Caffeinated Cola May Make Kids Hyperactive

If your youngster is sassy, squirmy, or just plan hyperactive, caffeinated cola drinks could be to blame, a new study suggests.

Medically Reviewed by Brunilda Nazario, MD on May 23, 2005
From the WebMD Archives

May 23, 2005 (Atlanta) -- If your youngster is sassy, squirmy, or just plan hyperactive, caffeinated cola drinks could be to blame, a new study suggests.

"As little as three-fourths of a can of caffeinated soda makes kids act out," says researcher Alan R. Hirsch, MD, neurological director of the Smell & Taste Treatment and Research Foundation in Chicago.

"First-graders manifested behavioral problems when presented with caffeinated cola, suggesting that consumption of this should be minimized," concludes the study.

Reporting at the annual meeting of the American Psychiatric Association, Hirsch says he studied 20 first-graders, half of whom were offered caffeinated cola and half of whom got caffeine-free cola.

They all started out with a 2 ounce cup and were given 10 dimes so they could buy additional 1 ounce refills as desired, up to a maximum of 12 ounces.

Afterward the teachers filled out a standardized test that measures hyperactivity. Among the questions: is the child restless in the "squirmy" sense, does the child act impudent and sassy, and does the child make excessive demands for the teacher's attention?

A week later the whole thing was repeated, except the kids who originally drank caffeinated cola were given noncaffeinated soda and vice versa.

On the day the kids drank caffeinated soda their average score on the hyperactivity test was nearly five points higher than on the day they drank noncaffeinated soda, the study shows.

Significantly more students had an increase in activity scores in response to caffeinated colas (60%) than a decrease (12%) in scores.

Even after the researchers took into account the effect of sugar on behavior, a strong link between caffeine and hyperactivity remained, Hirsch says. The increase in activity seen after drinking caffeinated colas remained even after taking into account the number of ounces consumed.

Making matters worse, the kids seemed to prefer the caffeinated beverages, drinking an average of 9.45 ounces in a sitting compared with 7.55 ounces for caffeine-free cola.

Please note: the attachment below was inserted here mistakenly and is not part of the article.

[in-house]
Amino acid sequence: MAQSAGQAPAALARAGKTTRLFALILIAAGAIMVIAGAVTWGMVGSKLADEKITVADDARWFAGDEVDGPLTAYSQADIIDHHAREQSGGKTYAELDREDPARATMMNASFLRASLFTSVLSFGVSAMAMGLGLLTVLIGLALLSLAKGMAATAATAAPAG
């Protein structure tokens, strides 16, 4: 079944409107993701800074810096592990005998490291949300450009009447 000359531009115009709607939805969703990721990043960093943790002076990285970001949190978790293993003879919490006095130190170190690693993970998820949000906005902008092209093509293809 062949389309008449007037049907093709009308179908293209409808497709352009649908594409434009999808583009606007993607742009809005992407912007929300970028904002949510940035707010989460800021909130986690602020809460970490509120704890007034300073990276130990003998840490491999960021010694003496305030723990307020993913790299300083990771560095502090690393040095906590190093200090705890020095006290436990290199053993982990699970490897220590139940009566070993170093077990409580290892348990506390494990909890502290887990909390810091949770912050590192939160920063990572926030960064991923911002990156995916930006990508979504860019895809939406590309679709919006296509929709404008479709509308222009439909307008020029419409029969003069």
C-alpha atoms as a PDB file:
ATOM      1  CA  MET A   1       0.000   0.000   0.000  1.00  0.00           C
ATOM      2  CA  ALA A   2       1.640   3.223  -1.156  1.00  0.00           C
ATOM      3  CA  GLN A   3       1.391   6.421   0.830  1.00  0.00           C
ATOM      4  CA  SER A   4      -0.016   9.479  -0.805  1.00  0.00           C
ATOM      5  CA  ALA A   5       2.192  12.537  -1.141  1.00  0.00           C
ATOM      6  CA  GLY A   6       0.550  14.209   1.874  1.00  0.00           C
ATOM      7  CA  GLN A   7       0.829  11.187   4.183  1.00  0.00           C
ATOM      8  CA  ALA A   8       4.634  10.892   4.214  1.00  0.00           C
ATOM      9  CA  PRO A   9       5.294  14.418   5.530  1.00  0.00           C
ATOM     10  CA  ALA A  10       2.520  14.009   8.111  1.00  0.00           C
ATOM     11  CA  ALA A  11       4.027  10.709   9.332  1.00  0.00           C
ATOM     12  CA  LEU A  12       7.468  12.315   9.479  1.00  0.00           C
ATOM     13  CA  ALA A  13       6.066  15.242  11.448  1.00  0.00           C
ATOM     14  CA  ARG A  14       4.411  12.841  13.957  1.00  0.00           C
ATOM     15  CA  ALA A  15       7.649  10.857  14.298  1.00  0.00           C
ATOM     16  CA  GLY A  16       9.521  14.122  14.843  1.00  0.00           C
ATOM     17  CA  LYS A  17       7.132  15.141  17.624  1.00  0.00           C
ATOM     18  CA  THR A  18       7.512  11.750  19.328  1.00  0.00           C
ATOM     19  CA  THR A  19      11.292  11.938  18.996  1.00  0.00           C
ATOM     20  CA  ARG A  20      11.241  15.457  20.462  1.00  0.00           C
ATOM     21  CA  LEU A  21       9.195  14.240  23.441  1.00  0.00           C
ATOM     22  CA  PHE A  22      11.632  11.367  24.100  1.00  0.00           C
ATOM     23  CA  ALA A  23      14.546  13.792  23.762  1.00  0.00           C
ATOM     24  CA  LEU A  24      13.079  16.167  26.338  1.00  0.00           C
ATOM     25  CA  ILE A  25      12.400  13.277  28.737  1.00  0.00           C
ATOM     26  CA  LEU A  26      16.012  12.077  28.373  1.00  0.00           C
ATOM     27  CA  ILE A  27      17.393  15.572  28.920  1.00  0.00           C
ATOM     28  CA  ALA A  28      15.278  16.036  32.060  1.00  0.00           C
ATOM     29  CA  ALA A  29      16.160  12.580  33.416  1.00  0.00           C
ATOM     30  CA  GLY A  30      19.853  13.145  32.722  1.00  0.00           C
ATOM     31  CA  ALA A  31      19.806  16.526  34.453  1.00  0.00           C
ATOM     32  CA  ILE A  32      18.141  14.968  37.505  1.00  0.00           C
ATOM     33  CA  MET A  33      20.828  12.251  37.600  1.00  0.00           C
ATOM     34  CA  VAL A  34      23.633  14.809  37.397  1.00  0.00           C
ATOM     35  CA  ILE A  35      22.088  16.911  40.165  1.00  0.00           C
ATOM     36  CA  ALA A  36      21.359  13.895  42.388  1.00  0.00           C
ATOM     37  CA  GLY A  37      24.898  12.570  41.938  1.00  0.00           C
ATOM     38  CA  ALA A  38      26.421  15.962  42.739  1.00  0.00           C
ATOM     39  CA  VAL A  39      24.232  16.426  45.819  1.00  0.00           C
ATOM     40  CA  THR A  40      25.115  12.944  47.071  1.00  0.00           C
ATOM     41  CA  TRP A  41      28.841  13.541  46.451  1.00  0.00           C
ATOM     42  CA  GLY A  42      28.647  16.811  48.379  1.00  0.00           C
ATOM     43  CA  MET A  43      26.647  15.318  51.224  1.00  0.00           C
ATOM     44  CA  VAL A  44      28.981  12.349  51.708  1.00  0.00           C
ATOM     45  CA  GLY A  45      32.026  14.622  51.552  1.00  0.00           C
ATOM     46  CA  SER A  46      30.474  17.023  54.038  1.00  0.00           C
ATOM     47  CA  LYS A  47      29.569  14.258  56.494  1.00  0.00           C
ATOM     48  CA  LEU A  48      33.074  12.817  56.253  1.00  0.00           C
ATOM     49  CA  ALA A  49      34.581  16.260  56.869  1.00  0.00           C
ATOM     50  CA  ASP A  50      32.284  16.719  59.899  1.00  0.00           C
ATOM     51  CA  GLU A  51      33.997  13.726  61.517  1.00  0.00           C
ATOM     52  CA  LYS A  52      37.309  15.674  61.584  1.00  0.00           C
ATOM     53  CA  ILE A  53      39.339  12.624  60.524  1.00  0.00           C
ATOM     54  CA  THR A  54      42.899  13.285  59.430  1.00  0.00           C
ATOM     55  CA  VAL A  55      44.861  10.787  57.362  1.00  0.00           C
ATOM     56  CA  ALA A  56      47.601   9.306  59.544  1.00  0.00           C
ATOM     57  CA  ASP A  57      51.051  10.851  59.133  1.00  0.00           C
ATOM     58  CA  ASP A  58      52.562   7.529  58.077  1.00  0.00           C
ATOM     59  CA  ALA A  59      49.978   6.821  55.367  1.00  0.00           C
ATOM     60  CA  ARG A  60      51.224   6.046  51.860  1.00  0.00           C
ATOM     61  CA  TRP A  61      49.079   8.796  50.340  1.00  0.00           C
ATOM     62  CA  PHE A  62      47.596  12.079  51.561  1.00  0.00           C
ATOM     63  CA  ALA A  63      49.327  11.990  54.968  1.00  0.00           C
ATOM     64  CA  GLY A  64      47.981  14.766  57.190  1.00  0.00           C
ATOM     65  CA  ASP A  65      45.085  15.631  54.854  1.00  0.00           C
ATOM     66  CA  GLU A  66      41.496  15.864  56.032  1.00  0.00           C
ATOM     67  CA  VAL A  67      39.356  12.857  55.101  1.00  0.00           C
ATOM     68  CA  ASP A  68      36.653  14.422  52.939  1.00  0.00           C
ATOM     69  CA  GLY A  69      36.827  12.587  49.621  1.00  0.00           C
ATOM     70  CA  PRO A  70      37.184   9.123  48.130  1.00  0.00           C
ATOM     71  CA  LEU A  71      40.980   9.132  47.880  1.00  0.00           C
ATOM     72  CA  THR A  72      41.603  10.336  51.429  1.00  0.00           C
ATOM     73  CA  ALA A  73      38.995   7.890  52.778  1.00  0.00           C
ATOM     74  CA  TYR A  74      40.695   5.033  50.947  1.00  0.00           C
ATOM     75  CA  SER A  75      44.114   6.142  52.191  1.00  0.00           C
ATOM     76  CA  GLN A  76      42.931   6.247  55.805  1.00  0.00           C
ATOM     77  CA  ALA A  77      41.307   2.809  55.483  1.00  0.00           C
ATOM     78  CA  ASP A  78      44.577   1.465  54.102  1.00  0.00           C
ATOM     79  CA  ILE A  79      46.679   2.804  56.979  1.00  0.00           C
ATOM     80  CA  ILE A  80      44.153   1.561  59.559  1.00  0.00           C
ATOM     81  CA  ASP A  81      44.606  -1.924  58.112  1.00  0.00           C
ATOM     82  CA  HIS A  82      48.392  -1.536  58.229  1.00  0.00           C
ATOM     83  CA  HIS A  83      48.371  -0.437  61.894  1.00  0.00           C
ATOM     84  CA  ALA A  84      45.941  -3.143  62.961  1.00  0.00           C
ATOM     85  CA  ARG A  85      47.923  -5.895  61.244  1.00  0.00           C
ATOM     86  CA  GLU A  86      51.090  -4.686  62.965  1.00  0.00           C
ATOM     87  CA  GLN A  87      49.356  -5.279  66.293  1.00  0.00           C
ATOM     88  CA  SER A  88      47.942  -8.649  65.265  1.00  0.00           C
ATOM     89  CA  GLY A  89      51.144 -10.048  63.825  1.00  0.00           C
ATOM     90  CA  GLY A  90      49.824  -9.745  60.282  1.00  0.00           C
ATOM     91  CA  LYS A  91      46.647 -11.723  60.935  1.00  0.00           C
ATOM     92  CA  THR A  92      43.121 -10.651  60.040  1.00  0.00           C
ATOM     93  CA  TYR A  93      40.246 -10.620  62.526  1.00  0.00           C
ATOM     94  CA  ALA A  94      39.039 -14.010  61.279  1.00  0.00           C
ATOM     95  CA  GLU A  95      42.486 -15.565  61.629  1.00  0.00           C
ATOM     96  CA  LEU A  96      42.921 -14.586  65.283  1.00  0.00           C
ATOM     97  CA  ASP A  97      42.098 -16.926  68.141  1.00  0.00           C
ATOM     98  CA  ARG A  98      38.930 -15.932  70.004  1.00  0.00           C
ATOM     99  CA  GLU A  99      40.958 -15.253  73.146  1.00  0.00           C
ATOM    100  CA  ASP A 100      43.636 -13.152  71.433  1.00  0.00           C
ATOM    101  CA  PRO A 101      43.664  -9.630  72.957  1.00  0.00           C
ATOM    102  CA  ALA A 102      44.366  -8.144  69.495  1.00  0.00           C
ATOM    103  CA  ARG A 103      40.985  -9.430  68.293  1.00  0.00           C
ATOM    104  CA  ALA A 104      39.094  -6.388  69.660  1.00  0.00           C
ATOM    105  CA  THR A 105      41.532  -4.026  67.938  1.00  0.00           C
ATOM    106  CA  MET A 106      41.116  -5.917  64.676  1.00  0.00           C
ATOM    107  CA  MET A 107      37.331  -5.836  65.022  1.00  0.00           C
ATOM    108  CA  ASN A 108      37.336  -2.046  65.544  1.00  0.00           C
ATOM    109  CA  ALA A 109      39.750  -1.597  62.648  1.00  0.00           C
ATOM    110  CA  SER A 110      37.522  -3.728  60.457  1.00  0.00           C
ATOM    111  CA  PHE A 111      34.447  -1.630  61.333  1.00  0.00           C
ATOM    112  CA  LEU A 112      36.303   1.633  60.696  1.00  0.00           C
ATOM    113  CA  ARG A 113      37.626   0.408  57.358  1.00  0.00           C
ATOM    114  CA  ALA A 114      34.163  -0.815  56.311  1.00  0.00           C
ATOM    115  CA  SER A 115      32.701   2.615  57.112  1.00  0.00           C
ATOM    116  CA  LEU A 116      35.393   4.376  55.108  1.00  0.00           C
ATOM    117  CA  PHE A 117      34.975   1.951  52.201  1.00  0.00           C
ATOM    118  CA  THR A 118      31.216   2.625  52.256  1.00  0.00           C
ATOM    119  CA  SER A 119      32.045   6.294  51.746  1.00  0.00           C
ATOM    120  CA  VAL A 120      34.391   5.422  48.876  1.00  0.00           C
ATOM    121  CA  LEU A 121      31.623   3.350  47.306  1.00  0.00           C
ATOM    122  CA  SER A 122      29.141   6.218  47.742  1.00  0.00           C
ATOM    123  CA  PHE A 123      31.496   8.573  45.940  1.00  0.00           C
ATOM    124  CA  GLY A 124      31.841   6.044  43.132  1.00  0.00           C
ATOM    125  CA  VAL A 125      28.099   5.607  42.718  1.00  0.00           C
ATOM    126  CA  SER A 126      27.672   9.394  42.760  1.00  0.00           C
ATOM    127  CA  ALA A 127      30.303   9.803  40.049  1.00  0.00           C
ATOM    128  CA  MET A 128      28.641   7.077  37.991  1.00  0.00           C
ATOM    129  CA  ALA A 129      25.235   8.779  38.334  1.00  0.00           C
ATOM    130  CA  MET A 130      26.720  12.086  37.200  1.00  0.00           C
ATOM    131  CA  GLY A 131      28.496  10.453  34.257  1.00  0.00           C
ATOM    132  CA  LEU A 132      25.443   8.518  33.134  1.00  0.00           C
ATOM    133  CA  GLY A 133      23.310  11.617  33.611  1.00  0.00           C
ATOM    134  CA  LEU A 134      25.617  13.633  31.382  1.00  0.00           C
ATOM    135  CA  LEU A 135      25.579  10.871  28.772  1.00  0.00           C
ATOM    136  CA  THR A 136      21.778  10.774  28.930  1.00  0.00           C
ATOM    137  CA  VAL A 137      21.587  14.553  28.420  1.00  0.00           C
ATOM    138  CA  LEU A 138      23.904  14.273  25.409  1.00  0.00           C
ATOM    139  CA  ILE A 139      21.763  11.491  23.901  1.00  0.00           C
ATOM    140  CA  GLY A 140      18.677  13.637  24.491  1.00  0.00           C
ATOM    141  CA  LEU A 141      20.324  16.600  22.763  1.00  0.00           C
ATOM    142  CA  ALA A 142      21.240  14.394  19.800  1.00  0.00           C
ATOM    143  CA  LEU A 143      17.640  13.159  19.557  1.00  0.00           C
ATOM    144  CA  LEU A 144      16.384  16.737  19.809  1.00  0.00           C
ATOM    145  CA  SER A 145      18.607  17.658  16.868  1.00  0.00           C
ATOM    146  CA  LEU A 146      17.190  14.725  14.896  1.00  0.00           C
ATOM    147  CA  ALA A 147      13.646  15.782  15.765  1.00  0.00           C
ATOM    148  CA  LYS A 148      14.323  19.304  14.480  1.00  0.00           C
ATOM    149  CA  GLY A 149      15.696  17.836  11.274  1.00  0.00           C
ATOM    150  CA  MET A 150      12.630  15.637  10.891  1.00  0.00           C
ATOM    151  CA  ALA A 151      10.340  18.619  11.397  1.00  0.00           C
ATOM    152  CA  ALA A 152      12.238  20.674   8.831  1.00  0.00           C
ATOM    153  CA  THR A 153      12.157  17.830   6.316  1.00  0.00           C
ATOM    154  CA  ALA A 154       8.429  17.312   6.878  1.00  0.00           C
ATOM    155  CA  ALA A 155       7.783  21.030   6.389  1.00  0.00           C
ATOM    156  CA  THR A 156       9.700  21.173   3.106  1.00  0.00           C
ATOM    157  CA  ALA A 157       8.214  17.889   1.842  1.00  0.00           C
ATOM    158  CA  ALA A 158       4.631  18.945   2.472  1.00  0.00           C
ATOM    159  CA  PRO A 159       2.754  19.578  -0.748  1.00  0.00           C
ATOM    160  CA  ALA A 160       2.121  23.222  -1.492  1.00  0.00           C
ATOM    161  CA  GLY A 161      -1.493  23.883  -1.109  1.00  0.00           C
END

Lessons for Parents

There are a number of lessons for parents, Hirsch tells WebMD. First and most obvious, "giving your young schoolchildren caffeinated soda is not a good idea," he says.

"Remember, even if you don't let your own kids drink soda, other kids do. And they'll become hyperactive and disruptive to the whole class," Hirsch cautions.

It's a huge problem when you consider the average American drinks 585 12-ounce cans a year, he says.

George Athey, MD, PhD, a psychiatrist in Colorado Springs, Colo., says the findings match what he observes in his private practice.

"I see hundreds of kids and the younger ones don't do well on caffeine," he tells WebMD. "The new findings support recommendations to tell our children to lay off the caffeine."

David Fassler, MD, clinical associate professor of psychiatry at the University of Vermont in Burlington, agrees, noting that previous studies have shown that too much caffeine can also cause nervousness, tummy aches, and trouble concentrating.

If your child is acting out, make sure the doctor knows what he or she is drinking and eating, Fassler advises. Caffeine is found in all sorts of foods, from chocolate candy bars to iced tea.

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SOURCES: American Psychiatric Association 2005 Annual Meeting, Atlanta, May 21-26, 2005. Alan R. Hirsch, MD, neurological director, Smell & Taste Treatment and Research Foundation, Chicago. George Athey, MD, PhD, psychiatrist, Colorado Springs, Colo.

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